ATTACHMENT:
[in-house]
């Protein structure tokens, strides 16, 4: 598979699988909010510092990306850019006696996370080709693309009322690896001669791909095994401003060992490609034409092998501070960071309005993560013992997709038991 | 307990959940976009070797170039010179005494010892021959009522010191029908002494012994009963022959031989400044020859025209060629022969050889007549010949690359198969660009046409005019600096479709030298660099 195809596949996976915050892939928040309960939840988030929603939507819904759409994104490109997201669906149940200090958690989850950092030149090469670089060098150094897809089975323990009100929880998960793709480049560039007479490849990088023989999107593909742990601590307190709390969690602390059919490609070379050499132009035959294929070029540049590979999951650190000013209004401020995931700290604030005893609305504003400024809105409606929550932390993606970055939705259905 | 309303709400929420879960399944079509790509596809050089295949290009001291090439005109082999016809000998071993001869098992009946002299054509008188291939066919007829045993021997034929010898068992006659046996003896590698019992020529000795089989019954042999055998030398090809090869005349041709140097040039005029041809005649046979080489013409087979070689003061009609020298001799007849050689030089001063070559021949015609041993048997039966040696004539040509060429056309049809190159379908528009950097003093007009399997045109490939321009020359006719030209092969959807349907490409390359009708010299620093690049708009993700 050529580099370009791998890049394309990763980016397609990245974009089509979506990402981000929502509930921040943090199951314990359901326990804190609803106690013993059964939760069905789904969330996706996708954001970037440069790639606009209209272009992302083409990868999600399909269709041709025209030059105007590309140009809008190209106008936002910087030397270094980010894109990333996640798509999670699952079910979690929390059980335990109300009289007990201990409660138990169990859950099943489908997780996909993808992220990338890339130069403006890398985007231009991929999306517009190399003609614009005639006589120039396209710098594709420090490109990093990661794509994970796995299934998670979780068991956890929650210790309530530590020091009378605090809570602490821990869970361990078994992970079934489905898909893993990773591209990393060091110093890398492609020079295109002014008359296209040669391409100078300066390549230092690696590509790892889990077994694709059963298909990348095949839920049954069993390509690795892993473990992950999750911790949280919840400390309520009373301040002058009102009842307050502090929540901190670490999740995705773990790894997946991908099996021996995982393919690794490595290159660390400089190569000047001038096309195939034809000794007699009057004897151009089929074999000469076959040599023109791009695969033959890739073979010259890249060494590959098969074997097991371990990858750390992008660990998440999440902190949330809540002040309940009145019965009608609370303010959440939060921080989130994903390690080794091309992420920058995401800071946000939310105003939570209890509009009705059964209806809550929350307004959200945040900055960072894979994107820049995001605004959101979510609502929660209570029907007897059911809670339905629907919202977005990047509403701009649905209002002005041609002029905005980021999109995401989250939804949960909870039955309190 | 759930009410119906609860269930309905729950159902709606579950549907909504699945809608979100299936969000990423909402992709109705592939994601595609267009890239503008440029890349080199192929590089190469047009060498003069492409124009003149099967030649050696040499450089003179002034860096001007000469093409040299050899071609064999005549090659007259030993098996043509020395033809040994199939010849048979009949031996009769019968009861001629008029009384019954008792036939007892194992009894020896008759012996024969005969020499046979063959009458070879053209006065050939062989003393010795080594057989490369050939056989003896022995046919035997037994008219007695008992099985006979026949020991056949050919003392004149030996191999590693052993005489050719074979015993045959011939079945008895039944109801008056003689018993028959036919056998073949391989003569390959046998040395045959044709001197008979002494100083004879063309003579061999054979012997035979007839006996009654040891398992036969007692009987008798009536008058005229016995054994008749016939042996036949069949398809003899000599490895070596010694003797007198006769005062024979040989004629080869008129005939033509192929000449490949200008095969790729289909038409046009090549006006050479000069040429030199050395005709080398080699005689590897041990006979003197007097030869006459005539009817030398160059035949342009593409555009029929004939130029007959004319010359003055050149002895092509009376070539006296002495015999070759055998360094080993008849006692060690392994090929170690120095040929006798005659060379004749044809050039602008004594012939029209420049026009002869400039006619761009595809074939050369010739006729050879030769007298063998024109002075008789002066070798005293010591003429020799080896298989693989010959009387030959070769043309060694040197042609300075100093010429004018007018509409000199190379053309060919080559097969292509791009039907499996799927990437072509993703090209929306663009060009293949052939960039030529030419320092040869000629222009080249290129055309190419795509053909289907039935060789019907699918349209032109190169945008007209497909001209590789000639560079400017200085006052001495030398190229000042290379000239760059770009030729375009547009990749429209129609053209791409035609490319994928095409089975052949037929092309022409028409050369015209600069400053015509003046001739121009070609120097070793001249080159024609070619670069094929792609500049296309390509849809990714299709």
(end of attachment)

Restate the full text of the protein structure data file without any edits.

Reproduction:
[in-house]
């Protein structure tokens, strides 16, 4: 598979699988909010510092990306850019006696996370080709693309009322690896001669791909095994401003060992490609034409092998501070960071309005993560013992997709038991 | 307990959940976009070797170039010179005494010892021959009522010191029908002494012994009963022959031989400044020859025209060629022969050889007549010949690359198969660009046409005019600096479709030298660099 195809596949996976915050892939928040309960939840988030929603939507819904759409994104490109997201669906149940200090958690989850950092030149090469670089060098150094897809089975323990009100929880998960793709480049560039007479490849990088023989999107593909742990601590307190709390969690602390059919490609070379050499132009035959294929070029540049590979999951650190000013209004401020995931700290604030005893609305504003400024809105409606929550932390993606970055939705259905 | 309303709400929420879960399944079509790509596809050089295949290009001291090439005109082999016809000998071993001869098992009946002299054509008188291939066919007829045993021997034929010898068992006659046996003896590698019992020529000795089989019954042999055998030398090809090869005349041709140097040039005029041809005649046979080489013409087979070689003061009609020298001799007849050689030089001063070559021949015609041993048997039966040696004539040509060429056309049809190159379908528009950097003093007009399997045109490939321009020359006719030209092969959807349907490409390359009708010299620093690049708009993700 050529580099370009791998890049394309990763980016397609990245974009089509979506990402981000929502509930921040943090199951314990359901326990804190609803106690013993059964939760069905789904969330996706996708954001970037440069790639606009209209272009992302083409990868999600399909269709041709025209030059105007590309140009809008190209106008936002910087030397270094980010894109990333996640798509999670699952079910979690929390059980335990109300009289007990201990409660138990169990859950099943489908997780996909993808992220990338890339130069403006890398985007231009991929999306517009190399003609614009005639006589120039396209710098594709420090490109990093990661794509994970796995299934998670979780068991956890929650210790309530530590020091009378605090809570602490821990869970361990078994992970079934489905898909893993990773591209990393060091110093890398492609020079295109002014008359296209040669391409100078300066390549230092690696590509790892889990077994694709059963298909990348095949839920049954069993390509690795892993473990992950999750911790949280919840400390309520009373301040002058009102009842307050502090929540901190670490999740995705773990790894997946991908099996021996995982393919690794490595290159660390400089190569000047001038096309195939034809000794007699009057004897151009089929074999000469076959040599023109791009695969033959890739073979010259890249060494590959098969074997097991371990990858750390992008660990998440999440902190949330809540002040309940009145019965009608609370303010959440939060921080989130994903390690080794091309992420920058995401800071946000939310105003939570209890509009009705059964209806809550929350307004959200945040900055960072894979994107820049995001605004959101979510609502929660209570029907007897059911809670339905629907919202977005990047509403701009649905209002002005041609002029905005980021999109995401989250939804949960909870039955309190 | 759930009410119906609860269930309905729950159902709606579950549907909504699945809608979100299936969000990423909402992709109705592939994601595609267009890239503008440029890349080199192929590089190469047009060498003069492409124009003149099967030649050696040499450089003179002034860096001007000469093409040299050899071609064999005549090659007259030993098996043509020395033809040994199939010849048979009949031996009769019968009861001629008029009384019954008792036939007892194992009894020896008759012996024969005969020499046979063959009458070879053209006065050939062989003393010795080594057989490369050939056989003896022995046919035997037994008219007695008992099985006979026949020991056949050919003392004149030996191999590693052993005489050719074979015993045959011939079945008895039944109801008056003689018993028959036919056998073949391989003569390959046998040395045959044709001197008979002494100083004879063309003579061999054979012997035979007839006996009654040891398992036969007692009987008798009536008058005229016995054994008749016939042996036949069949398809003899000599490895070596010694003797007198006769005062024979040989004629080869008129005939033509192929000449490949200008095969790729289909038409046009090549006006050479000069040429030199050395005709080398080699005689590897041990006979003197007097030869006459005539009817030398160059035949342009593409555009029929004939130029007959004319010359003055050149002895092509009376070539006296002495015999070759055998360094080993008849006692060690392994090929170690120095040929006798005659060379004749044809050039602008004594012939029209420049026009002869400039006619761009595809074939050369010739006729050879030769007298063998024109002075008789002066070798005293010591003429020799080896298989693989010959009387030959070769043309060694040197042609300075100093010429004018007018509409000199190379053309060919080559097969292509791009039907499996799927990437072509993703090209929306663009060009293949052939960039030529030419320092040869000629222009080249290129055309190419795509053909289907039935060789019907699918349209032109190169945008007209497909001209590789000639560079400017200085006052001495030398190229000042290379000239760059770009030729375009547009990749429209129609053209791409035609490319994928095409089975052949037929092309022409028409050369015209600069400053015509003046001739121009070609120097070793001249080159024609070619670069094929792609500049296309390509849809990714299709």